Soiled Reputation

Dec. 7, 2016
Soil contamination impacts communities across the U.S.

About the author: Ganga Hettiarachchi is soil and environmental sciences professor for Kansas State University. Hettiarachchi can be reached at [email protected].

In late August 2016, a New York Times report highlighted a case of soil lead contamination in Calumet, Ill., with levels 300 times greater than U.S. Environmental Protection Agency (EPA) standards. Calumet is not the only community faced with such contamination. Ganga Hettiarachchi, soil and environmental chemistry professor for Kansas State University, spoke with SWS Associate Editor Bob Crossen about soil contamination's prevalence in the U.S.

Bob Crossen: How does location dictate which contaminants are found in soil?

Ganga Hettiarachchi: Whether it is natural or anthropogenic, location dictates which contaminants are found. Due to geogenic reasons, in some regions of the U.S. or elsewhere in the world, concentrations of certain naturally occurring compounds may be higher than those in other areas. For example, typical levels of arsenic in the soils of some areas of Kansas can exceed recommended values, but it is due to natural reasons. On the other hand, the former use of a property dictates what potential anthropogenic soil contaminants [are] associated with a specific location.

Crossen: Why is lead commonly found in urban soil?

Hettiarachchi: A significant amount of anthropogenic lead in the environment is due to leaded gasoline and lead-based paint usage in the past. Lead-based paint was banned in the U.S. for household use in 1978. In 1986, leaded gasoline was banned in the U.S. Its use is phased out in many developing countries as well now. Out of those two most common sources, leaded gasoline has caused widespread increases in background levels of lead in urban areas. Lead has been identified as the second [most common] major hazardous substance at Superfund sites currently on the U.S. EPA’s National Priorities List.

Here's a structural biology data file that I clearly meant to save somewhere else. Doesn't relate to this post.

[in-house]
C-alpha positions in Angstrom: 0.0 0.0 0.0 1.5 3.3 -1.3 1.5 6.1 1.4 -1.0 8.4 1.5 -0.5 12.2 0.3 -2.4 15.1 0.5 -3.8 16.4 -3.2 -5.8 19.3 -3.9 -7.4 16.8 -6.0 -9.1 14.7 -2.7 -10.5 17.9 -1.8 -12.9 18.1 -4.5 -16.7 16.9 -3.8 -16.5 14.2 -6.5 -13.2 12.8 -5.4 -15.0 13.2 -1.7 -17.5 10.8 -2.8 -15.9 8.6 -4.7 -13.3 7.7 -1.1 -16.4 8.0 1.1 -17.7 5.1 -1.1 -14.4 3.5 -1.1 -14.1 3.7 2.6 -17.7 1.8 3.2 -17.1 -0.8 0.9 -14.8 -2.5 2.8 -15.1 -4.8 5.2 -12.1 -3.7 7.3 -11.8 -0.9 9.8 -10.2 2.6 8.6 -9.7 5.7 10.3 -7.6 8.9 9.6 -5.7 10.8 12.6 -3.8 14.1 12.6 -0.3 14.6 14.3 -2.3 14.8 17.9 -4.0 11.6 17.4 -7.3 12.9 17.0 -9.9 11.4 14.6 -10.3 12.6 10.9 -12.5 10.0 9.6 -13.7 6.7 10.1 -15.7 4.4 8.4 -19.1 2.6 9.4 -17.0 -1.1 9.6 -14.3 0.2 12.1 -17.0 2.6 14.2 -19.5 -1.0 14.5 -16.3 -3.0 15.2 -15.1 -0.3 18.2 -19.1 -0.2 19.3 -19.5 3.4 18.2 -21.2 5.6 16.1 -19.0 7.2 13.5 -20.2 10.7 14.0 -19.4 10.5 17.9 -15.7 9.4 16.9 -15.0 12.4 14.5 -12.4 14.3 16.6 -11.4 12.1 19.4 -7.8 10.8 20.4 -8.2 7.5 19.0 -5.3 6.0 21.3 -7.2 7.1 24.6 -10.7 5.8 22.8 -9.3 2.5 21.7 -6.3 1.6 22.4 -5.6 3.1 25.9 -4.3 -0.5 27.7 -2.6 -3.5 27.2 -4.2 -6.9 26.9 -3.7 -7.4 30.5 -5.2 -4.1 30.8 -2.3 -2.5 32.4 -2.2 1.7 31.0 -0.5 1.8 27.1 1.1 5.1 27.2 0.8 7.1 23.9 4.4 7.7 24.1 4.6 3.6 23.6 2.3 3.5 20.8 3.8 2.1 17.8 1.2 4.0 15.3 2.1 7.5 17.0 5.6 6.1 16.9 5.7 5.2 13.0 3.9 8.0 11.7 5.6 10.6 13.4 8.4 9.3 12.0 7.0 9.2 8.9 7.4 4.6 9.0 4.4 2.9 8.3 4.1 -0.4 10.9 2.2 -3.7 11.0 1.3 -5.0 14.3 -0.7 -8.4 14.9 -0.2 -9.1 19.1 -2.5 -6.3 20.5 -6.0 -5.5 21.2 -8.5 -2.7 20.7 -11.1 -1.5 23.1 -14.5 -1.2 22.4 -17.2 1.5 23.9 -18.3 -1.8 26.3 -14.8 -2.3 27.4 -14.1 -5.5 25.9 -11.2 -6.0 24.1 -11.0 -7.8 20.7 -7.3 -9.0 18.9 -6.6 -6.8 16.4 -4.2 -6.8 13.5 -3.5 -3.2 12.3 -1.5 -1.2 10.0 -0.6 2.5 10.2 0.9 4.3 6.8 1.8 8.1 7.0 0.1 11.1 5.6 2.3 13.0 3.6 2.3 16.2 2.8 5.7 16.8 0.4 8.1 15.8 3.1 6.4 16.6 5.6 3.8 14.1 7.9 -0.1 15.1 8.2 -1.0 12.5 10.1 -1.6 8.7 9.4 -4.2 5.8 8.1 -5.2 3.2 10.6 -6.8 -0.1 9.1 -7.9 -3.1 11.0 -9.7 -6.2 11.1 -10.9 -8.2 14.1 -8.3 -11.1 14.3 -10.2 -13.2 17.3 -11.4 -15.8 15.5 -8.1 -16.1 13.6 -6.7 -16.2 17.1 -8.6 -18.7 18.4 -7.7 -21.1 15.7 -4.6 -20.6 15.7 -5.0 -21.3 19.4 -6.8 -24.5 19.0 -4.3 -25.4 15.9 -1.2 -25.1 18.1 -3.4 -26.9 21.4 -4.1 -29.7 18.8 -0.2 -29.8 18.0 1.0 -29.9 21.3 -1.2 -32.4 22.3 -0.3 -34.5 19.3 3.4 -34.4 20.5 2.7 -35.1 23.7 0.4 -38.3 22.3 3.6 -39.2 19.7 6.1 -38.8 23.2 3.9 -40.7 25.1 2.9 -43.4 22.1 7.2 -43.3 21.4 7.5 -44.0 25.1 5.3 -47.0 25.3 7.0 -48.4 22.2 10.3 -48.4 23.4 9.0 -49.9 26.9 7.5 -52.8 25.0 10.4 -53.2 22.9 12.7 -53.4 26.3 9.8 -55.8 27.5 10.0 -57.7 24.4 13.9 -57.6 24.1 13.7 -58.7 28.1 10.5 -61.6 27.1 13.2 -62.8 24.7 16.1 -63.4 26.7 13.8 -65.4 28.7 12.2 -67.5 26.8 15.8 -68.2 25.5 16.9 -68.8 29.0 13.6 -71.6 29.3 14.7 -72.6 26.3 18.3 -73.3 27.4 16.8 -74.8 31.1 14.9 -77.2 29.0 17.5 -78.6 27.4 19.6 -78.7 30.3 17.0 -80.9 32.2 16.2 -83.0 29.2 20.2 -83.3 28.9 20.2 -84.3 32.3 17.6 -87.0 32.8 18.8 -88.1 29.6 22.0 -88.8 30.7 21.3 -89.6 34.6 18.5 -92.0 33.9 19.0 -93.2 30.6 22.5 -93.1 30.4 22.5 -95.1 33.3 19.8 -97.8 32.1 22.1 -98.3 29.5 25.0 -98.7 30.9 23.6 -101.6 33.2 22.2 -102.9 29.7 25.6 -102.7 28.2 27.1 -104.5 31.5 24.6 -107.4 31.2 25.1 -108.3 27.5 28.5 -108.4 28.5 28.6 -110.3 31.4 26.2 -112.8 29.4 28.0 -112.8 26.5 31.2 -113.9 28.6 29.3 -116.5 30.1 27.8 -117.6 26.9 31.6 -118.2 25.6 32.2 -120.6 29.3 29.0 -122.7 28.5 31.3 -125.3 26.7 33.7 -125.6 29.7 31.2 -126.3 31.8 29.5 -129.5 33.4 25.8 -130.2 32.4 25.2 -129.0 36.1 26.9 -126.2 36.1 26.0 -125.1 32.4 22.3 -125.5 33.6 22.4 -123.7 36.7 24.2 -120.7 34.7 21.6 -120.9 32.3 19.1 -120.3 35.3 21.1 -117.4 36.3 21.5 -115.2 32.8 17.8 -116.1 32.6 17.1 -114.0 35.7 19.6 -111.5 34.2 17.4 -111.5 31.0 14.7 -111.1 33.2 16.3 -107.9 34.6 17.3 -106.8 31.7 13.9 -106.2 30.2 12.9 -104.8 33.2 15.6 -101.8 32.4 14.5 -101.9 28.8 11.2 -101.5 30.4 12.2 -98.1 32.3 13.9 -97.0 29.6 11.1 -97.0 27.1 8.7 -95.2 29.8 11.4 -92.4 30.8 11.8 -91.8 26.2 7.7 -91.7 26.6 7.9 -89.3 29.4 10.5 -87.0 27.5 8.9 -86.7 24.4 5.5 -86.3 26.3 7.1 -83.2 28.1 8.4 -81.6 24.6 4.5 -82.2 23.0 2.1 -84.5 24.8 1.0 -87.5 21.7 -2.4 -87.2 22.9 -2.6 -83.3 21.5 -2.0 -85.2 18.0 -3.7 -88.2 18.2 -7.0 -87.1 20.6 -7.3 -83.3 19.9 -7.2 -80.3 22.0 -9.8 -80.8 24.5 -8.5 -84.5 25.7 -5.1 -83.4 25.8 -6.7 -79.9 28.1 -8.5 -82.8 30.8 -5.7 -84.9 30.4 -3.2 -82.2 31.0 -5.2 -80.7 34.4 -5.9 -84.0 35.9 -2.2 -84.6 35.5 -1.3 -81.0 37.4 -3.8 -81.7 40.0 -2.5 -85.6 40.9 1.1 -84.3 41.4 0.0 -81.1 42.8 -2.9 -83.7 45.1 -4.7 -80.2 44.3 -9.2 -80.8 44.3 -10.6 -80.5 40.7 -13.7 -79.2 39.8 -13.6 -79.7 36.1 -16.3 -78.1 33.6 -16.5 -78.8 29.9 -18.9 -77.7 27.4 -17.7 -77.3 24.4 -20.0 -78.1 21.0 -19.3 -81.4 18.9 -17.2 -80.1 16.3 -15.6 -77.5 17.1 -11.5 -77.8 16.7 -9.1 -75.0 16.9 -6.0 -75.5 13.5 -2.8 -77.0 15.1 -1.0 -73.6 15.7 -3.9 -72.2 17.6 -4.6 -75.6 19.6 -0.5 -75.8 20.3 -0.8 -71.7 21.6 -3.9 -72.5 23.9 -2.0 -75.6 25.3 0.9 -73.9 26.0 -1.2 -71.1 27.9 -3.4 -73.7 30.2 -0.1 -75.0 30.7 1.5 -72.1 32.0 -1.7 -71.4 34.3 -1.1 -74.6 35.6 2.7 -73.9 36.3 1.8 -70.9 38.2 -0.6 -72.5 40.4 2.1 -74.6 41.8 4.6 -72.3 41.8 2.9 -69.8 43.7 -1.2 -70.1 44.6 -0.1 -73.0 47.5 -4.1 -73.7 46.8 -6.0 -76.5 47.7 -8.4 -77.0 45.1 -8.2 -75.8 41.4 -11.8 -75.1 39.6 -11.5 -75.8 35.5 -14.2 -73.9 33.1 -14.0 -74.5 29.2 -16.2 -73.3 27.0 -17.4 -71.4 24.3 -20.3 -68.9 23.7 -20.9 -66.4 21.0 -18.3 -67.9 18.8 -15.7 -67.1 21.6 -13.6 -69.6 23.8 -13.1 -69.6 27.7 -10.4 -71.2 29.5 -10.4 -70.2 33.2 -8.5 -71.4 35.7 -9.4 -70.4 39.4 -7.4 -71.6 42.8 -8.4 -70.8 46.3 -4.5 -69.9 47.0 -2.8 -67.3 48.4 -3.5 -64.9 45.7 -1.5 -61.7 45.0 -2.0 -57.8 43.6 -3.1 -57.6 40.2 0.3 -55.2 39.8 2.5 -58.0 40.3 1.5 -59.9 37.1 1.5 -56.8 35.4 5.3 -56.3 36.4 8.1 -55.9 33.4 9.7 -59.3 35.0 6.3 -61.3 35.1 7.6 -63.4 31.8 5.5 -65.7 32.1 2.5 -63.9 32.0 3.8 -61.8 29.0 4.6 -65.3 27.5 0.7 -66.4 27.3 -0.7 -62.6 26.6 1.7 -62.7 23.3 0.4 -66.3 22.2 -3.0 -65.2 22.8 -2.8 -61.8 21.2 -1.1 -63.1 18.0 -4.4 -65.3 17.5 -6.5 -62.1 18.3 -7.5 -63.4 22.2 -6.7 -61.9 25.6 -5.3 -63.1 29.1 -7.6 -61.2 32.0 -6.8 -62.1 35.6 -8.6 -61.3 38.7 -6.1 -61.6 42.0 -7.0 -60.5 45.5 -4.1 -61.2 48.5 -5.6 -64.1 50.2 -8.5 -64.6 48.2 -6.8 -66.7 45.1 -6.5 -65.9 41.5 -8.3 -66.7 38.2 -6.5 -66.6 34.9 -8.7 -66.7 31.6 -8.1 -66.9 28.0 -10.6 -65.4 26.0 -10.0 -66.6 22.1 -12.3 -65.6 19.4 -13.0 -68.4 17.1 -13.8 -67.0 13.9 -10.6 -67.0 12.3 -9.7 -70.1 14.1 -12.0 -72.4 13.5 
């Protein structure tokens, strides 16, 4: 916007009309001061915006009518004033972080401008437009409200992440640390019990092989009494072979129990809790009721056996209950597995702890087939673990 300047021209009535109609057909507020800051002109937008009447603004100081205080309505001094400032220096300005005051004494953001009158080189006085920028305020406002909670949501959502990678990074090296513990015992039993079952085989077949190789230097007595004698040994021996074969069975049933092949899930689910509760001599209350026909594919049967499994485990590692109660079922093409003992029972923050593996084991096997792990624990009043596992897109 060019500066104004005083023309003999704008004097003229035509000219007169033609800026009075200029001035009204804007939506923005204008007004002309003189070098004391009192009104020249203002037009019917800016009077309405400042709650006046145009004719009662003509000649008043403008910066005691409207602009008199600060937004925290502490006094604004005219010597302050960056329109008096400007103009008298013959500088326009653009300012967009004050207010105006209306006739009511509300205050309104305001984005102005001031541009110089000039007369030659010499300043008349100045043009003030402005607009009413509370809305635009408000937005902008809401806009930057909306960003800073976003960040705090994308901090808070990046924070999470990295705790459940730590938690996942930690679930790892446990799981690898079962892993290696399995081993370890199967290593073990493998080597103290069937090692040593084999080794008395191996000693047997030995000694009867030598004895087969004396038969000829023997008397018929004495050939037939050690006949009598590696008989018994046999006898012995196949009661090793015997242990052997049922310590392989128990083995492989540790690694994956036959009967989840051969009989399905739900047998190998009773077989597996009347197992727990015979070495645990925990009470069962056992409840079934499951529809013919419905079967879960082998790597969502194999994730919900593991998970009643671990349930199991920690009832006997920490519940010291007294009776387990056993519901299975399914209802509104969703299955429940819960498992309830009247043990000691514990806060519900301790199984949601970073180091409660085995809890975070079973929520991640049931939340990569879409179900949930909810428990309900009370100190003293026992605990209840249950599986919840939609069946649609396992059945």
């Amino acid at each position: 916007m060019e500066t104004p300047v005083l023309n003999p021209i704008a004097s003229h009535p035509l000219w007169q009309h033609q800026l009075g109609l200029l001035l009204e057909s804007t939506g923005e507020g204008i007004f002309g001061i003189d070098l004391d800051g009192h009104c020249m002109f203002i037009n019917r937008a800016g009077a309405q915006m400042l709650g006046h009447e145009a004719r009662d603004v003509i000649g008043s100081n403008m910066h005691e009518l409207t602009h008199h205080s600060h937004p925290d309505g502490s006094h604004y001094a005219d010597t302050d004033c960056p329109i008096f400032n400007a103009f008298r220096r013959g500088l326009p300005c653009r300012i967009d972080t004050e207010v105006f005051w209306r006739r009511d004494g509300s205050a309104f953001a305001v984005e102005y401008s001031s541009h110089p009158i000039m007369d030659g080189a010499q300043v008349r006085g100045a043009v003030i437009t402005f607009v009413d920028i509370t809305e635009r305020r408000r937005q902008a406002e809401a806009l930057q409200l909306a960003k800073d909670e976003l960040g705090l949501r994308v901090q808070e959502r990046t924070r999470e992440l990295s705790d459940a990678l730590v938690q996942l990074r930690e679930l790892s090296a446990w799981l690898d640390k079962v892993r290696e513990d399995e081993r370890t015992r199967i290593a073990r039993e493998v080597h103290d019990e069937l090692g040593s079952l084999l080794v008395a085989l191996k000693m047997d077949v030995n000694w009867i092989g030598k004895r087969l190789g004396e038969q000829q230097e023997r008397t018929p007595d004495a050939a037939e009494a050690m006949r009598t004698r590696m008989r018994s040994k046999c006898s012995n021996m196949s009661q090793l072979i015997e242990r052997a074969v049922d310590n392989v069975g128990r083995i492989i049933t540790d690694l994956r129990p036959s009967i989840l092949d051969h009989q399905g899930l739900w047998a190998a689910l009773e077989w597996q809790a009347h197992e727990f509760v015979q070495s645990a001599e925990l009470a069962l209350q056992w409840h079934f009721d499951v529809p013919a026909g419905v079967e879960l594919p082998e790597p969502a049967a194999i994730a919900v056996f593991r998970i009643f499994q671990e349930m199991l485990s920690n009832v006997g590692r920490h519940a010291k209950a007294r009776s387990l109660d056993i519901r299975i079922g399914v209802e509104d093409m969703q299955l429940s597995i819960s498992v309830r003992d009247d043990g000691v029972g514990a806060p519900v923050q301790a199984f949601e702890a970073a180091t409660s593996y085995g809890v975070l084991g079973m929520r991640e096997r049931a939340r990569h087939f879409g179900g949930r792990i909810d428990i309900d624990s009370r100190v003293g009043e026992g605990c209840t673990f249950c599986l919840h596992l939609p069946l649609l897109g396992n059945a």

Crossen: How prevalent is soil contamination in the U.S.?

Hettiarachchi: Quite prevalent. As of Oct. 3, 2016, there are 1,337 sites on the National Priorities List. Additionally, we have about 450,000 brownfields in the U.S. Brownfields are everywhere—every community, large or small, rural or urban, has them.

Crossen: What steps can be taken to mitigate or prevent contamination?

Hettiarachchi: First, we do need to understand what the sources causing contamination are and then try our best to manage and reduce that contamination. For example, if ... indoor dust is [continuously] found to be carrying contaminants, care should be taken to minimize that. This may involve repainting the home, establishing grass cover around the home, frequent vacuuming and cleaning toys, not tracking dust/contaminated soils home, etc.

Crossen: What recourse do communities have when contamination is revealed?

Hettiarachchi: They can contact their county extension agent, who usually is an excellent person to contact with questions. Their state agency and/or their regional EPA office may even perform soil sampling via the Targeted Brownfield Assessments program. They may also ask their local health department. 

About the Author

Ganga Hettiarachchi